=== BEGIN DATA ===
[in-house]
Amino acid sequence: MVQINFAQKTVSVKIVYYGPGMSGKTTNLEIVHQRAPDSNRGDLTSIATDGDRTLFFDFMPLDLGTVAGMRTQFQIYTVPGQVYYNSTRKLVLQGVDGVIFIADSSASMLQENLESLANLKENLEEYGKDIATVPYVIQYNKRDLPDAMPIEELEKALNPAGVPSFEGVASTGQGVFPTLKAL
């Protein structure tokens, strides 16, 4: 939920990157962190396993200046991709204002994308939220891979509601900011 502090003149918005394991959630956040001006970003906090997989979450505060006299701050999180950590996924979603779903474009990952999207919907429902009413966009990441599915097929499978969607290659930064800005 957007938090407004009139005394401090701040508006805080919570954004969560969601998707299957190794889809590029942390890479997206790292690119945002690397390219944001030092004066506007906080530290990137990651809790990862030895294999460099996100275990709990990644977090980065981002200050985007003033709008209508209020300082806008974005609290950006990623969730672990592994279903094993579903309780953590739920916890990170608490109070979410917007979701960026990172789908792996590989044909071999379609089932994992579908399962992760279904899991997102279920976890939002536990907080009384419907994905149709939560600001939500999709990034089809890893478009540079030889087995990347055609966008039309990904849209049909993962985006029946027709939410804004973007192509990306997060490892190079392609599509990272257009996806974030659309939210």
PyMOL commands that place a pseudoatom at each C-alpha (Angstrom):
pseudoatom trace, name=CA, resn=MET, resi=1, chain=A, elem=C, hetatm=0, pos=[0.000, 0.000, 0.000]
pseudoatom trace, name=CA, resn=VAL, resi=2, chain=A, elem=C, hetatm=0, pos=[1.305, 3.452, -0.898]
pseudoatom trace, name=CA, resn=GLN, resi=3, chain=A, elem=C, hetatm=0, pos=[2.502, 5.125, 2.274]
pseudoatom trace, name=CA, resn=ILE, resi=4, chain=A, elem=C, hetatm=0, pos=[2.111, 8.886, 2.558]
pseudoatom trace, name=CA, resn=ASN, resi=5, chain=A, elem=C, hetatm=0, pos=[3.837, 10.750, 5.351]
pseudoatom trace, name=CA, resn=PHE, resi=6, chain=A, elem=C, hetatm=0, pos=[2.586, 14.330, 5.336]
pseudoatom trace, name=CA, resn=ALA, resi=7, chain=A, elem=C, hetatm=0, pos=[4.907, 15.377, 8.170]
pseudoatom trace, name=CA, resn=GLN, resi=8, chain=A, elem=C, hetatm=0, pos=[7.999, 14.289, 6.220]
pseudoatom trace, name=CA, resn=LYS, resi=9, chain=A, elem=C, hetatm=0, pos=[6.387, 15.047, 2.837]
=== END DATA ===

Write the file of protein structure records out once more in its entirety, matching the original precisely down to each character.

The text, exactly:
[in-house]
Amino acid sequence: MVQINFAQKTVSVKIVYYGPGMSGKTTNLEIVHQRAPDSNRGDLTSIATDGDRTLFFDFMPLDLGTVAGMRTQFQIYTVPGQVYYNSTRKLVLQGVDGVIFIADSSASMLQENLESLANLKENLEEYGKDIATVPYVIQYNKRDLPDAMPIEELEKALNPAGVPSFEGVASTGQGVFPTLKAL
């Protein structure tokens, strides 16, 4: 939920990157962190396993200046991709204002994308939220891979509601900011 502090003149918005394991959630956040001006970003906090997989979450505060006299701050999180950590996924979603779903474009990952999207919907429902009413966009990441599915097929499978969607290659930064800005 957007938090407004009139005394401090701040508006805080919570954004969560969601998707299957190794889809590029942390890479997206790292690119945002690397390219944001030092004066506007906080530290990137990651809790990862030895294999460099996100275990709990990644977090980065981002200050985007003033709008209508209020300082806008974005609290950006990623969730672990592994279903094993579903309780953590739920916890990170608490109070979410917007979701960026990172789908792996590989044909071999379609089932994992579908399962992760279904899991997102279920976890939002536990907080009384419907994905149709939560600001939500999709990034089809890893478009540079030889087995990347055609966008039309990904849209049909993962985006029946027709939410804004973007192509990306997060490892190079392609599509990272257009996806974030659309939210």
PyMOL commands that place a pseudoatom at each C-alpha (Angstrom):
pseudoatom trace, name=CA, resn=MET, resi=1, chain=A, elem=C, hetatm=0, pos=[0.000, 0.000, 0.000]
pseudoatom trace, name=CA, resn=VAL, resi=2, chain=A, elem=C, hetatm=0, pos=[1.305, 3.452, -0.898]
pseudoatom trace, name=CA, resn=GLN, resi=3, chain=A, elem=C, hetatm=0, pos=[2.502, 5.125, 2.274]
pseudoatom trace, name=CA, resn=ILE, resi=4, chain=A, elem=C, hetatm=0, pos=[2.111, 8.886, 2.558]
pseudoatom trace, name=CA, resn=ASN, resi=5, chain=A, elem=C, hetatm=0, pos=[3.837, 10.750, 5.351]
pseudoatom trace, name=CA, resn=PHE, resi=6, chain=A, elem=C, hetatm=0, pos=[2.586, 14.330, 5.336]
pseudoatom trace, name=CA, resn=ALA, resi=7, chain=A, elem=C, hetatm=0, pos=[4.907, 15.377, 8.170]
pseudoatom trace, name=CA, resn=GLN, resi=8, chain=A, elem=C, hetatm=0, pos=[7.999, 14.289, 6.220]
pseudoatom trace, name=CA, resn=LYS, resi=9, chain=A, elem=C, hetatm=0, pos=[6.387, 15.047, 2.837]